Class Description

Internal operations of computers at the machine level are studied. The organization and operation of a conventional computer are examined by studying principal instruction types, data representation, addressing modes, program control, and I/O. Assembly language programming, including instruction mnemonics, symbolic addresses, assembler directives, system calls, and macros, is practiced through the usage of text editors, symbolic debuggers, and loaders. Staring from an assembly pseudocode based on common structured imperitive languages, two specific assembly languages will be used: MIPS and Intel x86.

Class Objectives

Upon completion of this course, students will be able to:

  1. Describe the basic components of a computer.
  2. Describe how different types of data, including floating point numbers, are represented in the computer.
  3. Understand MIPS and Intel x86 machines as representatives of RISC (Reduced Instruction Set Computer) and CISC (Complex ISC) architectures.
  4. Write programs in the MIPS assembly language with the following features: assignment statements, input and output, strings, conditional execution, procedures, arrays, records, and recursion.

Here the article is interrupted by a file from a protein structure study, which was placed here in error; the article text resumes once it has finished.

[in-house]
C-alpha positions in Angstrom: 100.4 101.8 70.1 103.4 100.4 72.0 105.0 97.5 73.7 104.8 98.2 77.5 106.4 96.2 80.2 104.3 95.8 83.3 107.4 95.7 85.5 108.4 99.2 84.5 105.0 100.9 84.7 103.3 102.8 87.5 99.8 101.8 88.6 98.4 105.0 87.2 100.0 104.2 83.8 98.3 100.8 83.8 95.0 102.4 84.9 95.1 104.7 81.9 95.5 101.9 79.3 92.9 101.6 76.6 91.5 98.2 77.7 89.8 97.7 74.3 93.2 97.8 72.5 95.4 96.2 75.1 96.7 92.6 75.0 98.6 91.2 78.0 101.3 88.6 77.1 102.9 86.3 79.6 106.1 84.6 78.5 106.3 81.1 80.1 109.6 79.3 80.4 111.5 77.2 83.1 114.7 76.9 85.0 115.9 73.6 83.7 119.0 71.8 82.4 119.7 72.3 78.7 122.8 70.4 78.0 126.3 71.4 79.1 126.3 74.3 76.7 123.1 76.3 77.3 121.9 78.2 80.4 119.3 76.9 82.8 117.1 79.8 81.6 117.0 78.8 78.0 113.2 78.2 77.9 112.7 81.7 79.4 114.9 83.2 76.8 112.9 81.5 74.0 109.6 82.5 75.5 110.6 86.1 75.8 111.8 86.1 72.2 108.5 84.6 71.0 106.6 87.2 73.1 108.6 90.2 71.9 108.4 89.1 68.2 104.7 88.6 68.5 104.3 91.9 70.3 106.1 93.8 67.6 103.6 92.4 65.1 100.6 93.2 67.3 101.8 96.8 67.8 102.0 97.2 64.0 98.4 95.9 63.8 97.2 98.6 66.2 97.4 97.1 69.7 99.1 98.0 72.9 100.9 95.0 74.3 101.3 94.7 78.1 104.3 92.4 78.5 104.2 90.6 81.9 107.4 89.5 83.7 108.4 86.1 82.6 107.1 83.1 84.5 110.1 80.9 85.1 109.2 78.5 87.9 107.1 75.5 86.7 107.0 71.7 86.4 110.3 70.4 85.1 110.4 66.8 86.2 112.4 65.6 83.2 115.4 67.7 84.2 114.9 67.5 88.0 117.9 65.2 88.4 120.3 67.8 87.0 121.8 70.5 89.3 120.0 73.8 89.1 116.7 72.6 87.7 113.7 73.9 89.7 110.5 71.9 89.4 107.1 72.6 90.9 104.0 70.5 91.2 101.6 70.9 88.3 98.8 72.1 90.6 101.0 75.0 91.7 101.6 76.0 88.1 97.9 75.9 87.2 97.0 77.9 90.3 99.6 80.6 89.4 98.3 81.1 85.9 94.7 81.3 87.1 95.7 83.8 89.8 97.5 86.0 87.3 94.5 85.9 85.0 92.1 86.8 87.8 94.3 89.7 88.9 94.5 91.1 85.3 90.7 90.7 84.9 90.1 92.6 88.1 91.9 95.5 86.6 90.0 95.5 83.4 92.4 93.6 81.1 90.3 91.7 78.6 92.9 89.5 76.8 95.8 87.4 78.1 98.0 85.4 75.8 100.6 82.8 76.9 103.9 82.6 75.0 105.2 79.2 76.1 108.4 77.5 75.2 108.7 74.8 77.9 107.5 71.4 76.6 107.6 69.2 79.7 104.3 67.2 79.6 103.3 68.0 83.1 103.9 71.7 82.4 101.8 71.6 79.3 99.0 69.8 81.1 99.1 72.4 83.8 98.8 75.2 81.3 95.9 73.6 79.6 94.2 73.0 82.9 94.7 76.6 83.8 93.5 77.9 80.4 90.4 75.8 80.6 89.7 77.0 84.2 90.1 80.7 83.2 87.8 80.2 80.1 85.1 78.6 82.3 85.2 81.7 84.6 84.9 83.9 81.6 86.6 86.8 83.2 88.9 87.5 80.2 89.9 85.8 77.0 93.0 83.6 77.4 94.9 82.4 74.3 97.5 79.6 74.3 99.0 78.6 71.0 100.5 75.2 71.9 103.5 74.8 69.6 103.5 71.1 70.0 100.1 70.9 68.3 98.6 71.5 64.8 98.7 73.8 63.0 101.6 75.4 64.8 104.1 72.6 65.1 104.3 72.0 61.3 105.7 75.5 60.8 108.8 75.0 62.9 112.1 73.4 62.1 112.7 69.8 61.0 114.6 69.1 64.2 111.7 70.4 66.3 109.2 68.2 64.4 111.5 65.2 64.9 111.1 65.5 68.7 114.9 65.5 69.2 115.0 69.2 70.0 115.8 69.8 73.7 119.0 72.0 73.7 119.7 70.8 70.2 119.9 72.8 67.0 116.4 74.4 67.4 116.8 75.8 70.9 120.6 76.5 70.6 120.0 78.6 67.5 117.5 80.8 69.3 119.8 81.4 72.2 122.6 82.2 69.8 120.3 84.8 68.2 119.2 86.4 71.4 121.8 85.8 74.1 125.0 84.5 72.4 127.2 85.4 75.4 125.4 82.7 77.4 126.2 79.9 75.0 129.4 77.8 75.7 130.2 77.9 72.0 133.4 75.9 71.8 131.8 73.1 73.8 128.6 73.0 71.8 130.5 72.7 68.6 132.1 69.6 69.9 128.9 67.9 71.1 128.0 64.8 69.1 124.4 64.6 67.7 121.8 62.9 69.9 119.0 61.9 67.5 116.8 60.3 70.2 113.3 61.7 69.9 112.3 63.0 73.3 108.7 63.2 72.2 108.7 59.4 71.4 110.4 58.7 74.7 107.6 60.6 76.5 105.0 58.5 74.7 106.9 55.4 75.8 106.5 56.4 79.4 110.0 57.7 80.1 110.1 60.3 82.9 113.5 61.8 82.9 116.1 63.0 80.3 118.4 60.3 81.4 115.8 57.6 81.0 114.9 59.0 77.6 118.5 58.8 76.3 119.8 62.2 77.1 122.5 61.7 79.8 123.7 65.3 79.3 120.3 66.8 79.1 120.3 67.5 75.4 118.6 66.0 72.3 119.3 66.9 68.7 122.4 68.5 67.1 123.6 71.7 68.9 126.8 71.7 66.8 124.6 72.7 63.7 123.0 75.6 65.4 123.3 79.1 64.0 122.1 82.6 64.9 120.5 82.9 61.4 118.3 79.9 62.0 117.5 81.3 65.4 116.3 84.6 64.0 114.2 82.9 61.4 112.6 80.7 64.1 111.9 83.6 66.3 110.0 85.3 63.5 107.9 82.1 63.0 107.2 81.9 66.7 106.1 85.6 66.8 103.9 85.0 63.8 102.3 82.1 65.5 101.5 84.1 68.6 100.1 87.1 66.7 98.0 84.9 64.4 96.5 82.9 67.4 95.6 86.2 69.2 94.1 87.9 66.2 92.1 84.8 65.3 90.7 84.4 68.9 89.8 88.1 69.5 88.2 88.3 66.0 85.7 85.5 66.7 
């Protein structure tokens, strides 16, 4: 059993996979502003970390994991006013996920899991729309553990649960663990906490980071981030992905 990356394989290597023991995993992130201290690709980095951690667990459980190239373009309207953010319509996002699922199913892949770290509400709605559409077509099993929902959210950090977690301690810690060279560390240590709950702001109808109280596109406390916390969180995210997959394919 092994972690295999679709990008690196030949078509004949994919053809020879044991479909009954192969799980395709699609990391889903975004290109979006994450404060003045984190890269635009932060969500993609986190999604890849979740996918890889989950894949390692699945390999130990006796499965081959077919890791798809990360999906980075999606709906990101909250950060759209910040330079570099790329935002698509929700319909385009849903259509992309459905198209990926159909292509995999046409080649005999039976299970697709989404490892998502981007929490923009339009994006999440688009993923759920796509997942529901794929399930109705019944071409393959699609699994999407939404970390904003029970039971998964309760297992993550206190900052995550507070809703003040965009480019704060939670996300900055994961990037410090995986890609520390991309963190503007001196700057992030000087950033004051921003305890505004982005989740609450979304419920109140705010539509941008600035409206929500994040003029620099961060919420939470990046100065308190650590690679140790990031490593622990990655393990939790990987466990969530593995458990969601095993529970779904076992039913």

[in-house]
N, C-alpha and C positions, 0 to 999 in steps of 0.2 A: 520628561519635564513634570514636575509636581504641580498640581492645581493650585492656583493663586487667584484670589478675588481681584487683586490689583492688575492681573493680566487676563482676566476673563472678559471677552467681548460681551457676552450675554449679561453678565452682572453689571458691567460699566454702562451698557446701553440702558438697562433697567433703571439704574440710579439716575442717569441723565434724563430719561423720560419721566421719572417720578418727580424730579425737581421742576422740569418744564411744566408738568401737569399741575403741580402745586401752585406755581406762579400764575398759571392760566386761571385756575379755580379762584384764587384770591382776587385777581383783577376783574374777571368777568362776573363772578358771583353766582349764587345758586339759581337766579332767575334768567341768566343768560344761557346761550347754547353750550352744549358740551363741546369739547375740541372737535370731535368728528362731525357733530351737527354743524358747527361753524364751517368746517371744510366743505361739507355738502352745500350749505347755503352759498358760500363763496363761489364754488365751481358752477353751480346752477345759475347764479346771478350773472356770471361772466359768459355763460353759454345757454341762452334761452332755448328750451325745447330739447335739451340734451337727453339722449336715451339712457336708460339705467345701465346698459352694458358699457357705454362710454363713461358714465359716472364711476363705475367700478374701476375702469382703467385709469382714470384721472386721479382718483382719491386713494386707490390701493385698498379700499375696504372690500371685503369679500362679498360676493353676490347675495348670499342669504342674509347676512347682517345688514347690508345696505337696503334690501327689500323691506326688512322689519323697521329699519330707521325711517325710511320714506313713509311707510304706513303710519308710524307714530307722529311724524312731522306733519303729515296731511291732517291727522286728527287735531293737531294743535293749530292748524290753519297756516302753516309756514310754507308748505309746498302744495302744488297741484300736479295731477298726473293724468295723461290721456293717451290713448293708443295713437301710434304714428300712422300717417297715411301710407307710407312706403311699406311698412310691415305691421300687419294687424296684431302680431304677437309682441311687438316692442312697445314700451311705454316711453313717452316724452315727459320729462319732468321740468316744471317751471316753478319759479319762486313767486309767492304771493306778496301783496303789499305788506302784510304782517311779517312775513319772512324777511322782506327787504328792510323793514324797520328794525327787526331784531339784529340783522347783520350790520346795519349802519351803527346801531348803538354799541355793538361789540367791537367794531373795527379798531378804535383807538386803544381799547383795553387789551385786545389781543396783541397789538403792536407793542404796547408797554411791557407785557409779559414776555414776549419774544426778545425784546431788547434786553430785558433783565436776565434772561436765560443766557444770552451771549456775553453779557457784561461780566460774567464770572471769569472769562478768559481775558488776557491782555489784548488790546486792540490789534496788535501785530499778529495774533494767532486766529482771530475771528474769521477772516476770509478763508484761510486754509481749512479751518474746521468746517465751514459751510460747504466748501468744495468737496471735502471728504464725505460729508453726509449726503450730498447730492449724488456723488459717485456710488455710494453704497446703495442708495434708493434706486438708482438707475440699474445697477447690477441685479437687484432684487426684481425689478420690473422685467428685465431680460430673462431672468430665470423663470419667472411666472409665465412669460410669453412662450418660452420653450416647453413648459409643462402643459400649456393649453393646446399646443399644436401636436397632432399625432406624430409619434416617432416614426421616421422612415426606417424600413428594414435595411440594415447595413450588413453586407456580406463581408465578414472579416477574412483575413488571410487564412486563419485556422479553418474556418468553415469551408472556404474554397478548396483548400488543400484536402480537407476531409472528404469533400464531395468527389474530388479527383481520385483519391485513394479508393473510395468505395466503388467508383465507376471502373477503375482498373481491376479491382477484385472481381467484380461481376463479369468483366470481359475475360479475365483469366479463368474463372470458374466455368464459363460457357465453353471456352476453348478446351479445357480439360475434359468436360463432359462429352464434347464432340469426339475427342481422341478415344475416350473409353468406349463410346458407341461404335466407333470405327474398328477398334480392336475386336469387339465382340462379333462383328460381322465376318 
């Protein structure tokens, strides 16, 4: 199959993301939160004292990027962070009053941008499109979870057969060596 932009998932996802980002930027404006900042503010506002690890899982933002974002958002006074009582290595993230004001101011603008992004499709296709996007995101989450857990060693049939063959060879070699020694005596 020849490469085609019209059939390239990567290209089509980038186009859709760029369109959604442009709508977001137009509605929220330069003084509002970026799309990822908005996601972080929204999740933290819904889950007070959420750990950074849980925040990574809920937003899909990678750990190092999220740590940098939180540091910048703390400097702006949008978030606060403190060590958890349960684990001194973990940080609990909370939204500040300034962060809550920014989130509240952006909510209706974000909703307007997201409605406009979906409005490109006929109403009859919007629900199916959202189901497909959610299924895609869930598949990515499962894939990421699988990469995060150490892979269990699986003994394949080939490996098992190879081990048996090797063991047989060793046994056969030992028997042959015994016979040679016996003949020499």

5. Describe how different addressing modes work.
  6. Describe how to use pseudocode in guiding structured assembly language programming.
  7. Describe and demonstrate how to covert an assembly language program into a corresponding C program.
  8. Describe how memory is organized.
  9. Understand how Intel x86 assembly code is generated from C programs.
  10. Demonstrate and discuss how combinational logic components may be used to build an Arithmetic Logic Unit.
  11. Demonstrate and discuss how combinational and sequential logic components may be used to implement a simple single-cycle computer.


Prerequisite: COMP.1020 – Computing II

Suggested prerequisite: EECE.2650 – Logic Design

Students should be comfortable with structured programming concepts (loops, conditionals, etc.) and be able to write basic algorithms in in an imperative language like C or C++. Digital logic hardware and design (logic gates, latches, arithmetic circuits, etc.) is a plus, but not necessary.